The South Ridge of Tryfan

Key: mountainMountain over 914m   peakPeak over 600m   peakPeak under 600m  

Length: 7km   Height gain: 605m   Highest point: 915m   Approx time: 3.5 - 4 hours   gpx file

Tryfan is the closest mountain to the road as you are travelling down the A5 from Capel Curig to Bangor. The name translates to three stones. It also has the reputation of being the only mountain in Wales which cannot be climbed without the use of hands. This in itself explains that it is not an easy mountain, and the route described here is probably the simplest. The route covers rocky ground which may be slippery when wet, thus meaning extra care is needed. Also the description will be fairly vague so you will need to be able to pick your route over rocky ground to the summit.

Begin from Llyn Ogwen (There is free parking in the laybys alongside the lake) and then walk down to Idwal Cottage. Take the path which leads up to Llyn Idwal, however when you reach a sharp bend which goes right to the lake you will continue straight on. A path up by a waterfall can be seen ahead, and it is this which you will follow until you reach a lake called Llyn Bochlwyd. This is sometimes known as lake Australia, since its shape when seen from above resembles that of Australia. From here there are good views of the Glyderau and Y Garn (particularly spectacular in snow).

We will continue along the well defined path which will lead up to a wall with a ladder style over it. This is at Bwlch Tryfan. To the right is the Bristly Ridge which is a grade 1 scramble on to the Glyderau. Do not cross the style but follow the wall low the wall to the left. The path will reach a point where it begins to head down slightly. If you want a challenging route you can head up to the right where a route can be made up round the Far South Peak. The easier route to follow carries on descending slightly before going up to the right (North) on a scree like slope. This will soon turn to more rocky ground which continues past the Far South Peak to the summit. On the ascent you should notice a ladder style over a wall just past the Far South Peak. This marks the point where you should descend.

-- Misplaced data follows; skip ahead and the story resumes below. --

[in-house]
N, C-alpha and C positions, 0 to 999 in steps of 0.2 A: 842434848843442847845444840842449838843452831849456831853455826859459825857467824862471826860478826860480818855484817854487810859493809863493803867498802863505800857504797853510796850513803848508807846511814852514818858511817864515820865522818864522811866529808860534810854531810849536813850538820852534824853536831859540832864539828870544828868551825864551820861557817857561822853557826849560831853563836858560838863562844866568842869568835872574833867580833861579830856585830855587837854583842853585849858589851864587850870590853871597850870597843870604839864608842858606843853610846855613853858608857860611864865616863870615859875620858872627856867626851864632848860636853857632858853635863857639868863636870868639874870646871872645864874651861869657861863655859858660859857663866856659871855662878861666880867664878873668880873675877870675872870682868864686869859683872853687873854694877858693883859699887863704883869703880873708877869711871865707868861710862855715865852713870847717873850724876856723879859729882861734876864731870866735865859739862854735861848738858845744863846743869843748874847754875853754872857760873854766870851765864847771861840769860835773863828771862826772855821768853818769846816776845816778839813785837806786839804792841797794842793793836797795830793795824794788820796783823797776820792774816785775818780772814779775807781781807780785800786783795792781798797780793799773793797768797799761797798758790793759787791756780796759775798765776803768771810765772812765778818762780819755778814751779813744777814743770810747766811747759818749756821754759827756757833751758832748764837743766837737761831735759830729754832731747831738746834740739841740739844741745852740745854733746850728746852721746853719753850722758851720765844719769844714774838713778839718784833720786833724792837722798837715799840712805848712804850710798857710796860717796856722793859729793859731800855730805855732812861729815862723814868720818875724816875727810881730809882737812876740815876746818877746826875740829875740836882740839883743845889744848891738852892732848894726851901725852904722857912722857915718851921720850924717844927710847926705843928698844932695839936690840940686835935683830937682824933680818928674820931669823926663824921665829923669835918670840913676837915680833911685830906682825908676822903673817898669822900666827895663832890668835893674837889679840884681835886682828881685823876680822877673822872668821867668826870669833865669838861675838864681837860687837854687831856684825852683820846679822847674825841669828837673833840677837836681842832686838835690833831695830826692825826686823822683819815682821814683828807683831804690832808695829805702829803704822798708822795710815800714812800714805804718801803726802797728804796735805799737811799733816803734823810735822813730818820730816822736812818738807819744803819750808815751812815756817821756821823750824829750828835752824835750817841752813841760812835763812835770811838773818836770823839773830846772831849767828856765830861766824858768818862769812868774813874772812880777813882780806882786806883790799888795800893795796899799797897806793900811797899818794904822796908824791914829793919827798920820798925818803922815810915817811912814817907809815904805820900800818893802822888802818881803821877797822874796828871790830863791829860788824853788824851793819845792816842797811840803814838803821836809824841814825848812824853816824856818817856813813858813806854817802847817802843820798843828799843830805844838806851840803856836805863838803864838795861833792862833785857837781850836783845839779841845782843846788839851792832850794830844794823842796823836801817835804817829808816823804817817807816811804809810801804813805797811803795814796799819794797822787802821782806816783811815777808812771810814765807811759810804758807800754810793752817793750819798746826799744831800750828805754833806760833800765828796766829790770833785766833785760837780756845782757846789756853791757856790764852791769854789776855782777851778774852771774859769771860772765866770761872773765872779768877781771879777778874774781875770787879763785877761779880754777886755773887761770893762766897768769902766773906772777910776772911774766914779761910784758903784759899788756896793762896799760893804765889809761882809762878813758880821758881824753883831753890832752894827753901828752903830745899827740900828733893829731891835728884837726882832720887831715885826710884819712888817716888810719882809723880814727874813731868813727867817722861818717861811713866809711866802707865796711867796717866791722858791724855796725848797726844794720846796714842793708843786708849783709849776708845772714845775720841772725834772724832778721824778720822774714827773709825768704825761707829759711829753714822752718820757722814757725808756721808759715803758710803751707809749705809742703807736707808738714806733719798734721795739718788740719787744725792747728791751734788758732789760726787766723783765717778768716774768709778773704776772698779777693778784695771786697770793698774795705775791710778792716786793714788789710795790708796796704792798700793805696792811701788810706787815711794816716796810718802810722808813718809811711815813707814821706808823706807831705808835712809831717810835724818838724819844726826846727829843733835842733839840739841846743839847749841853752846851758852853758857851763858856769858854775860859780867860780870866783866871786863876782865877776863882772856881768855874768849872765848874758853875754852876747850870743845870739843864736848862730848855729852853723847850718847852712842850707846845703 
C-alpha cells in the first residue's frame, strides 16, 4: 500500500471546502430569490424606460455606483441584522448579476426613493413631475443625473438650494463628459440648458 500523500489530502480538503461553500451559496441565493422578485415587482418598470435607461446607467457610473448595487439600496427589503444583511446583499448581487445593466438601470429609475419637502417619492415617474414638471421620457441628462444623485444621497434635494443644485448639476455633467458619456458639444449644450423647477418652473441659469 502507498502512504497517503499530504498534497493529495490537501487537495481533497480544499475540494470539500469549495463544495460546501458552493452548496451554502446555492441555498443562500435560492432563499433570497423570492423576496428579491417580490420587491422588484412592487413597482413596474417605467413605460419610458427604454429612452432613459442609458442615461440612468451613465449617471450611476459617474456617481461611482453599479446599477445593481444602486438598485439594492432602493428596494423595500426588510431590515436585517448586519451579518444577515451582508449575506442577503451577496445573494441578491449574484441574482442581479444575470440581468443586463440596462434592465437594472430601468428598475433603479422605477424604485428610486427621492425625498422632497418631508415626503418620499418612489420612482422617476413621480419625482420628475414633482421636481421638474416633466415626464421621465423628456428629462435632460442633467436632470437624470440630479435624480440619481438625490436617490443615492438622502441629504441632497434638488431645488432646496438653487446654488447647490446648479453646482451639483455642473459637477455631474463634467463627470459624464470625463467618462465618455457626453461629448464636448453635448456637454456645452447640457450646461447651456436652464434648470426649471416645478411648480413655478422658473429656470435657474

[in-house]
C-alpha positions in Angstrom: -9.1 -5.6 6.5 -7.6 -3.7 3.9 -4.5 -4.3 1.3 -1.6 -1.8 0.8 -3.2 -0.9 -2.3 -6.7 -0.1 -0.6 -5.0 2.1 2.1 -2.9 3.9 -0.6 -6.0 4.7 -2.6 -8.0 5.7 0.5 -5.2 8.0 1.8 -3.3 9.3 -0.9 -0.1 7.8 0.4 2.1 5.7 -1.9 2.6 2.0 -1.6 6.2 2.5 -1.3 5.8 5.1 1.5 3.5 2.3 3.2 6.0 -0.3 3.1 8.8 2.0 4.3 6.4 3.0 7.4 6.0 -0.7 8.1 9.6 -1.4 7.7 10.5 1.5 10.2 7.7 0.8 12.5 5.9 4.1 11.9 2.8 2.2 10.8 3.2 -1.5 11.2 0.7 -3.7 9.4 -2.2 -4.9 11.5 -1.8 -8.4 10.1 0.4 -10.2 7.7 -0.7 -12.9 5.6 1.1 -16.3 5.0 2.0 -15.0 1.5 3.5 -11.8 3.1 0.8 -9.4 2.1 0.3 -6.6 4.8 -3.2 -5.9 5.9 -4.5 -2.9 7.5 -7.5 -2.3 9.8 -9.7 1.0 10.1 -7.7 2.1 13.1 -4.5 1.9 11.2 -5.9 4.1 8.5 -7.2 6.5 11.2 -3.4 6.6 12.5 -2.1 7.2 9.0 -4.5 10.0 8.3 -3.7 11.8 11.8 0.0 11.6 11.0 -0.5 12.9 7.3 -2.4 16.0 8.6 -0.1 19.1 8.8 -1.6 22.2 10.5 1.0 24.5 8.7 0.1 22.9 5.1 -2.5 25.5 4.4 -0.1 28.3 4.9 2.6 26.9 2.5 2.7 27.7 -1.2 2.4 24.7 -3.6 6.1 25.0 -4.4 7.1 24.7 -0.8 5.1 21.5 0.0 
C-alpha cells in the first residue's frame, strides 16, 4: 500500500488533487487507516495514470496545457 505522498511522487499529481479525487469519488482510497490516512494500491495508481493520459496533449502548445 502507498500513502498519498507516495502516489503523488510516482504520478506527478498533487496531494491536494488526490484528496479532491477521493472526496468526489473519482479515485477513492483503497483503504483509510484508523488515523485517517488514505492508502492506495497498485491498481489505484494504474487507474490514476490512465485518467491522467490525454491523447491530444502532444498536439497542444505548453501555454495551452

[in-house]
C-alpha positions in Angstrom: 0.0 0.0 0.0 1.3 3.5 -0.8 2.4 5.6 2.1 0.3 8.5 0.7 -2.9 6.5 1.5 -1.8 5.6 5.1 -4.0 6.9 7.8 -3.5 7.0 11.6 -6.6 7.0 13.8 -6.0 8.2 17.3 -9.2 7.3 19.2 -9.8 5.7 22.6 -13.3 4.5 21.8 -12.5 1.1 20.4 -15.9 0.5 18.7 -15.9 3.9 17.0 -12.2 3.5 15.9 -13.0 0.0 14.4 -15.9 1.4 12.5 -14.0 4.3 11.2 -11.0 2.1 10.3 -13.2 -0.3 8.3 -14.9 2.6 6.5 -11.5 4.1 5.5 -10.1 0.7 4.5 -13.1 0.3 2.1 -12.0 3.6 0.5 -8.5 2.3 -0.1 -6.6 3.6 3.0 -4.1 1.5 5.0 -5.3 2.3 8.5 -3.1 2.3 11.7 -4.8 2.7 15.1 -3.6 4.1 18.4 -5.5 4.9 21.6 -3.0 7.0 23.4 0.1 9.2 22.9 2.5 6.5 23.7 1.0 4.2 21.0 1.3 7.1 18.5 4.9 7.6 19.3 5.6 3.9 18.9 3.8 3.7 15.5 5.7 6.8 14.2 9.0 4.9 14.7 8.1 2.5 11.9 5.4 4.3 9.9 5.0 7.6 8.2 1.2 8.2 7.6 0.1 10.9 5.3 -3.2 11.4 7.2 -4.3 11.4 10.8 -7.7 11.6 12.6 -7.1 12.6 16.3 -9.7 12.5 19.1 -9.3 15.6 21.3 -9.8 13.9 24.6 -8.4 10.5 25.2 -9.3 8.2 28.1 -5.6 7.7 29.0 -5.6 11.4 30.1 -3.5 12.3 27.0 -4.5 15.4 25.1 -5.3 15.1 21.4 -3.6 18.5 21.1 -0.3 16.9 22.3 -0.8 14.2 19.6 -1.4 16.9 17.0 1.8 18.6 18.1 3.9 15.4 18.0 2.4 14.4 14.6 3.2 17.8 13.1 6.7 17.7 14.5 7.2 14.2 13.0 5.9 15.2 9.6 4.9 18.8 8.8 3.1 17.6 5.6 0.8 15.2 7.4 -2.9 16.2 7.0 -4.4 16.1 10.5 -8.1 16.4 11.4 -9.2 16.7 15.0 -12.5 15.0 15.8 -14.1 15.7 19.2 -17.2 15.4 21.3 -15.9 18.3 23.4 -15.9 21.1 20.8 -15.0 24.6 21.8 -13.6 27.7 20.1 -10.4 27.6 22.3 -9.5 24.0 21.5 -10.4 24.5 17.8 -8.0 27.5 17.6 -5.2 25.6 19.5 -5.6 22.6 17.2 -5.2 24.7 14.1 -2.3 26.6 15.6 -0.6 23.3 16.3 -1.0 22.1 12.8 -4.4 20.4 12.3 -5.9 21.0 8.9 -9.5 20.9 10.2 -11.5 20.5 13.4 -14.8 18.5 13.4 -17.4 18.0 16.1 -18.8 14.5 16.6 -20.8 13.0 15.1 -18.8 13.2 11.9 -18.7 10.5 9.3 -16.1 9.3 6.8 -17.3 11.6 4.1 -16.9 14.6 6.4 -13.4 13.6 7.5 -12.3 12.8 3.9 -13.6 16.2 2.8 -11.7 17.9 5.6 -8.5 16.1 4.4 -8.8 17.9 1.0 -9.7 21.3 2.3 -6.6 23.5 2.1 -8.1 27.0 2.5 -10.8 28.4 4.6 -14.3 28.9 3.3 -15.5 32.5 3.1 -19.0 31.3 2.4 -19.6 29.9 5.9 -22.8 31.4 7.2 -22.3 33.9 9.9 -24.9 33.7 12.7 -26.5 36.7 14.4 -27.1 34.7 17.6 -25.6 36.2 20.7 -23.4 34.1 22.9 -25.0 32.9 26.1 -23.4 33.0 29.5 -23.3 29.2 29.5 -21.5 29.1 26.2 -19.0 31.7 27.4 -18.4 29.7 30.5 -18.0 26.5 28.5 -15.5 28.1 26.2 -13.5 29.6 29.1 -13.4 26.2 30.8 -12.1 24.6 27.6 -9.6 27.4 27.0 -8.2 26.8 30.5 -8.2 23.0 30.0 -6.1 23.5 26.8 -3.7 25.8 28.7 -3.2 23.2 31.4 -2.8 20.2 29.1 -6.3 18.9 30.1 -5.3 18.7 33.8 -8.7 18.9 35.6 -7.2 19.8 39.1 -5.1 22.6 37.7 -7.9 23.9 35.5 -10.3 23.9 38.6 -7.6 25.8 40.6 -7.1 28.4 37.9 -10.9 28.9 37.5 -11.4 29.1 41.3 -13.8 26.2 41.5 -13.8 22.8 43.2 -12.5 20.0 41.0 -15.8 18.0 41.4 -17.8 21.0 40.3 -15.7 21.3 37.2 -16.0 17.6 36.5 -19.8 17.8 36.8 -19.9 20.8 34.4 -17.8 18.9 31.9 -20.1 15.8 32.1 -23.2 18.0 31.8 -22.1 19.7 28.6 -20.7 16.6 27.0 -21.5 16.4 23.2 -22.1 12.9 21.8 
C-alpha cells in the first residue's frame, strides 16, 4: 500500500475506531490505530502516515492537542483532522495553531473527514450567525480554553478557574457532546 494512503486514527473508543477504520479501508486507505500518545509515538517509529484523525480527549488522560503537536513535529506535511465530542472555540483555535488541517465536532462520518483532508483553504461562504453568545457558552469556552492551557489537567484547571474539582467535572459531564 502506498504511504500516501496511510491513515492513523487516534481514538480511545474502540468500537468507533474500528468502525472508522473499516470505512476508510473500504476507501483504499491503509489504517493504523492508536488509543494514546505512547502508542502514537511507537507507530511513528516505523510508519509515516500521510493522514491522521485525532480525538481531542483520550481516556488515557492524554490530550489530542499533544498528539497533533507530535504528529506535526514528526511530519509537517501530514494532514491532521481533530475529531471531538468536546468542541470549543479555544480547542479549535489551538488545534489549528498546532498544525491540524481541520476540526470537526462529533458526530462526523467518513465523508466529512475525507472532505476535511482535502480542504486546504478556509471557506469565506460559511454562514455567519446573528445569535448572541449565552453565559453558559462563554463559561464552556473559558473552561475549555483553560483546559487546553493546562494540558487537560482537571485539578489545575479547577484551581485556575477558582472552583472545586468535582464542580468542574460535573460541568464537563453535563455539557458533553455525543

When you reach the summit you will see two standing stones (Adam on the left and Eve on the right). There is a challenge for those with a steady head to step from one to the other. Again take care if you attempt this since there is a substantial drop on the far side. Views are across to the Carneddau where the Whale Back can be clearly seen (so called because of its shape) and back to the Glyderau.

Make your way back to the ladder style just before the Far South Peak. Cross it and descend a steep scree slope to Heather Terrace. Turn left along the terrace, but take care not to turn off too soon (it is very easy to do!) If you do you will run into difficulties and will need to cut down further till you reach the terrace. As you proceed along you may see some rock climbers on the cliffs of Tryfan to the left. You will find that the path eventually goes off to the East, and here I recommend cutting off and following a slope down to Tryfan Bach where there is quite a lot of rock climbing practice. Make your way down to the A5 and then back to your transport.

Back to y Glyderau

The GO Guide to Snowdonia